In a Monday interview with Sports Radio 810’s Soren Petro, Kansas coach Bill Self admitted that he had high expectations for sophomore forward Carlton Bragg.
“Replacing Perry (Ellis) is a pretty big ask, because he was just a model of consistency for us,” Self said. “But as far as raw talent, Carlton ranks up there high like some of those other good power forwards we have.”
So where will Bragg need to improve to live up to the ‘Perry standard?’ And in what areas could he exceed the production that Ellis gave the Jayhawks?
Let’s take a closer look at their stats from a year ago.
Offensive rating, usage percentage
Ellis — 120.1, 24.3
Bragg — 106.1, 22.6
Ellis was a much more efficient player than Bragg last season, averaging 120 points created per 100 possessions. He also took on a larger offensive role, ending 24 percent of KU’s possessions while he was on the floor compared to Bragg’s 23 percent.
Bragg has some ground to make up here, though it might not be where you’d expect.
Effective field-goal percentage
Ellis — 56.4 percent
Bragg — 56.9 percent
For those unfamiliar, effective field-goal percentage is the same as field-goal percentage, only it gives 1.5 times the credit for three-pointers because they’re worth 1.5 times the points. In this overall shooting stat, Bragg actually was slightly better than Ellis, as both players made an impressive 55 percent of their two-point attempts.
So why does Bragg’s offensive efficiency lag behind Ellis’? There are two main reasons.
Ellis — 11.8 percent
Bragg — 21.9 percent
One of Ellis’ greatest strengths at KU was his ability to take on a large offensive load while being sure-handed. He ranked 194th in turnover percentage his senior season, which helped keep an otherwise-turnover-prone KU team at a roughly average mark nationally.
This will be one of Bragg’s biggest challenges. His turnover rate was nearly double Ellis’, so making better (and safer) decisions is an area where he’ll need to show growth.
Free-throw rate, free-throw percentage
Ellis — 39.0, 79.5 percent
Bragg — 15.6, 64.7 percent
Here is the other major offensive category separating Ellis and Bragg. Though he was undersized at times, Ellis still found ways to maneuver in the post, drawing fouls at an above-average rate while ranking as one of the best big-man free throw shooters in the Self era.
Bragg will likely struggle to get this same kind of production. From what we’ve seen so far, he appears more comfortable settling for mid-range jumpshots; playing with physicality inside doesn’t appear to be something he’s comfortable with at this stage in his career.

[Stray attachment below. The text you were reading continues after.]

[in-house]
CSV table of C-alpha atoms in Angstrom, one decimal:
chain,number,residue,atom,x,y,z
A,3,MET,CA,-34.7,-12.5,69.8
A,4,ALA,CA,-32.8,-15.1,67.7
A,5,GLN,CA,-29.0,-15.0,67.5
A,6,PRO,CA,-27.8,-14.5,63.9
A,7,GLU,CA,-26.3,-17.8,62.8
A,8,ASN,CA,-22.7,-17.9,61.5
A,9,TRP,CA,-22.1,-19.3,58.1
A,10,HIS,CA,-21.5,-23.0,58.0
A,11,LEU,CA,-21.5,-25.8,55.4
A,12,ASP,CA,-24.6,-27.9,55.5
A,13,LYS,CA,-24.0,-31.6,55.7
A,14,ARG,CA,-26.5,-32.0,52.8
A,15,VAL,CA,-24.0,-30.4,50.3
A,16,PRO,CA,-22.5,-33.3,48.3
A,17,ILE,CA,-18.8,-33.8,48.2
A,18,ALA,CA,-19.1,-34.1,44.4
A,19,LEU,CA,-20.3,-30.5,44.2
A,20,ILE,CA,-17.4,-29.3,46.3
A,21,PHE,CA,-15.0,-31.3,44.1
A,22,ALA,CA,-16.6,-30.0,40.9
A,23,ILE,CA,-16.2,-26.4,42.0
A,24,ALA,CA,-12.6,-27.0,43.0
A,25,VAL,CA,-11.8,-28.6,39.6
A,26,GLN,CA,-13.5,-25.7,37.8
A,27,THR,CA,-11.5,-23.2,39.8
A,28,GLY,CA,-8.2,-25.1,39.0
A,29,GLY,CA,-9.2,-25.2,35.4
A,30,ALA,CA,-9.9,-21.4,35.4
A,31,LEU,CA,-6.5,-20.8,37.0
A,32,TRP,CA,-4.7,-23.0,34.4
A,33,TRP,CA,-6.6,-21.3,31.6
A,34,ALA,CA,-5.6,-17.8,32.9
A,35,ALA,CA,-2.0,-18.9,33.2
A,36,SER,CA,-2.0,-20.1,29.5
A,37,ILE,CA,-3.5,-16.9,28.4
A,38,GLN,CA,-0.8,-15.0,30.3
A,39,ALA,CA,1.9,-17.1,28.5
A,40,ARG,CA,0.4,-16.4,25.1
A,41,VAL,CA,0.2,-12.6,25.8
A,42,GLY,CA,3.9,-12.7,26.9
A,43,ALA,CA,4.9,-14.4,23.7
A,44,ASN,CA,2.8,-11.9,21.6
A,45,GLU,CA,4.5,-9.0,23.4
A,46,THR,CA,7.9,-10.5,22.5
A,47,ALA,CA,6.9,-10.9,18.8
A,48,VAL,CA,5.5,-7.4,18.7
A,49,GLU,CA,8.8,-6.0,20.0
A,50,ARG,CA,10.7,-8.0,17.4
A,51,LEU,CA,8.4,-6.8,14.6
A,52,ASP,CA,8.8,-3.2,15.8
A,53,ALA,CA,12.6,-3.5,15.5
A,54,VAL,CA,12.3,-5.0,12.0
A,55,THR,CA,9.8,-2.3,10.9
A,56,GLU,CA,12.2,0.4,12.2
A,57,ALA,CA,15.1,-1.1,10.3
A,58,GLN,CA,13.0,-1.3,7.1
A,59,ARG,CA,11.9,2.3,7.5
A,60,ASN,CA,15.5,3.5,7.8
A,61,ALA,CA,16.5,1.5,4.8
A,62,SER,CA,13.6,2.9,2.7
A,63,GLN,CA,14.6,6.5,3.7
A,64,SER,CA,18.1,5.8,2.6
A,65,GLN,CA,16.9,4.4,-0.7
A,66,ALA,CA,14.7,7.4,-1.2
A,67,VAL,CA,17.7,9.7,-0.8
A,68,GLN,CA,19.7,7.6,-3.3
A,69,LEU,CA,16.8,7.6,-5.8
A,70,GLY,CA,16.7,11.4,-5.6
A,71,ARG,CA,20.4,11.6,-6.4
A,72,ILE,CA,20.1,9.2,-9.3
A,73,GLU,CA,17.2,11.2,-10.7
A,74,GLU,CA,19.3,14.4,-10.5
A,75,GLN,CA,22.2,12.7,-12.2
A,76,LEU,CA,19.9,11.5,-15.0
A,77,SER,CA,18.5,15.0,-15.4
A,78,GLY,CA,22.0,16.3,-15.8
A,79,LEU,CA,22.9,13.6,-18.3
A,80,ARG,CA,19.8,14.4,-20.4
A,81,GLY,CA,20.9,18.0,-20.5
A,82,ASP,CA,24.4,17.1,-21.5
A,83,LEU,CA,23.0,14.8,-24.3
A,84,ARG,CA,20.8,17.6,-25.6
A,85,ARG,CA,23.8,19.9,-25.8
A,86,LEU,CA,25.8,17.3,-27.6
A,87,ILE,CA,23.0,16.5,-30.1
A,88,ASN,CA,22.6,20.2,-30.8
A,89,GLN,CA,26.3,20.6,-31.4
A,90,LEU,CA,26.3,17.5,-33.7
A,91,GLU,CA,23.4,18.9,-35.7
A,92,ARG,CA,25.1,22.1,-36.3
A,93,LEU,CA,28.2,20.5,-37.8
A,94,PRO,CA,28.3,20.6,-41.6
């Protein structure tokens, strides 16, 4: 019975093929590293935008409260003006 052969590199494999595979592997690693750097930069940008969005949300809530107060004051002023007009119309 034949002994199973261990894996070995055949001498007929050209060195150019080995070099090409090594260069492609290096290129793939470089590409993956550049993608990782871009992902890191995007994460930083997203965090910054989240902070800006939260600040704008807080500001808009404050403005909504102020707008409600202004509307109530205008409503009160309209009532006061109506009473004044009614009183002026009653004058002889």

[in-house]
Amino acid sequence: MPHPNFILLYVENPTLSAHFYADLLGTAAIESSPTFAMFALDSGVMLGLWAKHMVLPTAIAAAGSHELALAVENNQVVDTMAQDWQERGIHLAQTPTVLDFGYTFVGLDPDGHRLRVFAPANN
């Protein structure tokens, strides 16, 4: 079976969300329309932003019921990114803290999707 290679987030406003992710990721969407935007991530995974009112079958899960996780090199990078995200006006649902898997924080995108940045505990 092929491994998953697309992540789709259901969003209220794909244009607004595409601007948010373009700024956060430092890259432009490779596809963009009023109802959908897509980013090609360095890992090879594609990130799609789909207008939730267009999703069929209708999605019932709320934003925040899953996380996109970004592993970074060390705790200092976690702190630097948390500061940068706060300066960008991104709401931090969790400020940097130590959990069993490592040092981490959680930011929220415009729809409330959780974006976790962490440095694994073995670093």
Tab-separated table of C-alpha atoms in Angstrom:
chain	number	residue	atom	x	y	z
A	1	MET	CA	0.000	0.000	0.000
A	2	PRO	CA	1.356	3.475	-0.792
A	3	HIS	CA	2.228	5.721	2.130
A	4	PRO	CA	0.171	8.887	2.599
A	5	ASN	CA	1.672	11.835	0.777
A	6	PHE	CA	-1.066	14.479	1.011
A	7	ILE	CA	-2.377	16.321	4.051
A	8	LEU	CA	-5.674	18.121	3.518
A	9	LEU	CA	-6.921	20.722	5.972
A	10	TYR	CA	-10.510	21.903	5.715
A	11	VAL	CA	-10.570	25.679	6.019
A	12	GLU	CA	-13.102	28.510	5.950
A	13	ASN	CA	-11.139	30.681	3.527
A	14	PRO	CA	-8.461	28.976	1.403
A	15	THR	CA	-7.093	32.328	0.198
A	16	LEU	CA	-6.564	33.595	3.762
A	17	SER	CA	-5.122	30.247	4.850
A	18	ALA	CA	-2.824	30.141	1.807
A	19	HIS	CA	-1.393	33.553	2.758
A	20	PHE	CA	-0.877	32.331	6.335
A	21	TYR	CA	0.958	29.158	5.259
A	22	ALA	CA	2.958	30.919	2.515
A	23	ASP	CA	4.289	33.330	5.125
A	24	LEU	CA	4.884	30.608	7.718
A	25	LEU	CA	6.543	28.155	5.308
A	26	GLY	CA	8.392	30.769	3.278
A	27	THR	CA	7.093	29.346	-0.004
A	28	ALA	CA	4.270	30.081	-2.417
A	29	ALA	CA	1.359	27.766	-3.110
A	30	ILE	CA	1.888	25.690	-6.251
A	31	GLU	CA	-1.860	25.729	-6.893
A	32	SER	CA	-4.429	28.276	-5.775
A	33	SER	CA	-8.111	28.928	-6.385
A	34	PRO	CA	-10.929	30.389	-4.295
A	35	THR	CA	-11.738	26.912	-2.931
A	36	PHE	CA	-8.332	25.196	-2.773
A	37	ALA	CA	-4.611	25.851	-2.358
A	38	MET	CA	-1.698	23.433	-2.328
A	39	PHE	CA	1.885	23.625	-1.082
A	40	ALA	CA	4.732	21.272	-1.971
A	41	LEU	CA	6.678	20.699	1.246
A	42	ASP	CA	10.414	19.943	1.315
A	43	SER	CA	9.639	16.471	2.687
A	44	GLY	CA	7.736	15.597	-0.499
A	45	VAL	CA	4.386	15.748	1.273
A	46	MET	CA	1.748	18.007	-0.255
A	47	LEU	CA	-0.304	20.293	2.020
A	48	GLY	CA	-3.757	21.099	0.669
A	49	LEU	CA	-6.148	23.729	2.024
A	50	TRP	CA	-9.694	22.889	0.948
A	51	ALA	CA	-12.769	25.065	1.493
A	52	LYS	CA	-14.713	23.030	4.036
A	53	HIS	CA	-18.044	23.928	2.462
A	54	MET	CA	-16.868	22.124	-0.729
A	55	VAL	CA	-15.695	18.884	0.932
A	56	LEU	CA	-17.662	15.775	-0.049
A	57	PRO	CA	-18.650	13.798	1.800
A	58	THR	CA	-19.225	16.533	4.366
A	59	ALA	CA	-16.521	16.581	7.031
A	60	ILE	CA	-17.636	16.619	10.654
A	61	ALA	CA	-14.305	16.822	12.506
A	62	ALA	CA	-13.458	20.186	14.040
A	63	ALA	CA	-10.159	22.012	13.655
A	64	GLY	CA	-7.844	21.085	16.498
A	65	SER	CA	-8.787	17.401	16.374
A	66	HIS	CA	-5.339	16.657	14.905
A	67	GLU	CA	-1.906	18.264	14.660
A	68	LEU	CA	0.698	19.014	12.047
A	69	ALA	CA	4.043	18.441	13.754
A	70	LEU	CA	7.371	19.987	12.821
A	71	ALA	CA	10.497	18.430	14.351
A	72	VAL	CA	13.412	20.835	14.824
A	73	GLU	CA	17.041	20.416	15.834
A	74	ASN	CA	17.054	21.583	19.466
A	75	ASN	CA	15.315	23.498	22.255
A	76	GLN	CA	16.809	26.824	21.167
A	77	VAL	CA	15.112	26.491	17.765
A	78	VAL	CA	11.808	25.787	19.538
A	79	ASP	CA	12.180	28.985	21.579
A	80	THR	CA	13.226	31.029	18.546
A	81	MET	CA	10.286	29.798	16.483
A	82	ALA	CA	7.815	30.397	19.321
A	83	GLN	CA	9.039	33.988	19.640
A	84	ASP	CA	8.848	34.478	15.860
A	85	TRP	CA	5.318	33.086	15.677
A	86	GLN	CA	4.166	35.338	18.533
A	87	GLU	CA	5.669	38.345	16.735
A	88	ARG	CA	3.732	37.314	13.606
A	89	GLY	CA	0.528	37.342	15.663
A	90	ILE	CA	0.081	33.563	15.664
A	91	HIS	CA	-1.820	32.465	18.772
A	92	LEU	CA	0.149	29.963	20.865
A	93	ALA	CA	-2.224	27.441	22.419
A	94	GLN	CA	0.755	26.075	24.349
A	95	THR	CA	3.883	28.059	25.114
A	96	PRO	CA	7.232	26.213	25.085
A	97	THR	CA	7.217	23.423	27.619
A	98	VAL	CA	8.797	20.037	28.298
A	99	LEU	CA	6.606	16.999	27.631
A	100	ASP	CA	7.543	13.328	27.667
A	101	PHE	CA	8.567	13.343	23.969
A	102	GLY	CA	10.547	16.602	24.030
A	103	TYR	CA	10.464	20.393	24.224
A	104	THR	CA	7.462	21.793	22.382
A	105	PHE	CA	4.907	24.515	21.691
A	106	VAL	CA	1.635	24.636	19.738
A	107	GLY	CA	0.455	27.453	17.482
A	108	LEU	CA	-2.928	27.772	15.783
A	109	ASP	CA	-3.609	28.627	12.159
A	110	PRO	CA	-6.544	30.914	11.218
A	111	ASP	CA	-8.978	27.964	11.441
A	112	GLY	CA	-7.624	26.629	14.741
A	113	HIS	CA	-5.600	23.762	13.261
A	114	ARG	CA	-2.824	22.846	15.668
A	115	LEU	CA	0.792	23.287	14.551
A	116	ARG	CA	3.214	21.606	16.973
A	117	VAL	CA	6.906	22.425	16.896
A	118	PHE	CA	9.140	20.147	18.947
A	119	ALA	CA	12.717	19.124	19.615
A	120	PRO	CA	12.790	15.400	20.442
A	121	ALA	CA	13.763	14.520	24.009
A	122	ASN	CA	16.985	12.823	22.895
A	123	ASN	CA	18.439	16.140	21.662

Many of those “free” points that Ellis picked up last season are unlikely to be replaced, though that doesn’t mean that Bragg can’t help the Jayhawks in other ways.
Offensive rebounding percentage, defensive rebounding percentage
Ellis — 6.9 percent, 14.5 percent
Bragg — 14.1 percent, 16.9 percent
Bragg appears to have much more ceiling than Ellis on the glass, as he doubled Ellis’ offensive rebounding percentage a year ago while also posting better defensive rebounding numbers.
“Carlton, he has the ability to be a better rebounder than Perry, there’s no question, because he’s bigger,” Self said. “He’s 6-10. He’s got to get stronger and everything.”
Even if he does get stronger, Bragg figures to be a better offensive rebounder than defensive rebounder simply because of his body type. Offensive rebounding and defensive rebounding are separate skills, and while players that can anchor in their spot for boxouts tend to be better defensive rebounders (think Landen Lucas), springier guys like Bragg tend to be better on the offensive glass while being able to squirm their away around defenders for loose balls.
If Bragg would have played a few more minutes, his offensive rebounding percentage would have ranked 31st nationally, meaning his best path to more efficient offense could be cleaning up the shots of teammates rather than creating his own attempts.
Block percentage, steal percentage
Ellis — 1.8 percent, 0.9 percent
Bragg — 2.2 percent, 2.5 percent
From an activity standpoint, Bragg also has potential to help the Jayhawks defensively. His steal rate was tied for best on the team among guys who played at least 20 percent of the minutes (with Devonte’ Graham) and was nearly three times higher than Ellis’ mark from last season.
Those steals often add extra value for KU, as the Jayhawks ranked as the 11th-best transition shooting team last season according to Hoop-Math.com. One would figure that KU would continue to be dangerous on fast breaks this season with the return of Frank Mason and Graham to go with top recruit Josh Jackson.
Bragg will have a tough task trying to match Ellis’ offensive production from last season. The biggest challenges for Bragg should be improving his decision making to reduce turnovers while also finding more ways to get himself to the free-throw line. The good news is that, shooting-wise, Bragg’s numbers were similar to Ellis’ a year ago, and he’s likely to extend his range more to the three-point line after taking over a starting spot.
Even if his efficiency numbers aren’t as strong as Ellis’, Bragg has potential to give contributions elsewhere. He has a chance to be an elite offensive rebounder, and creating steals could provide extra value on a KU team that has struggled to create havoc the past few seasons.
Self said Monday that Bragg “probably needs to take as big a step” as any KU player this season.
That might not mean playing exactly like Ellis, but with the skill-set he’s shown so far, Bragg might not be far off from providing different contributions that still could help the Jayhawks to a top-five-type season.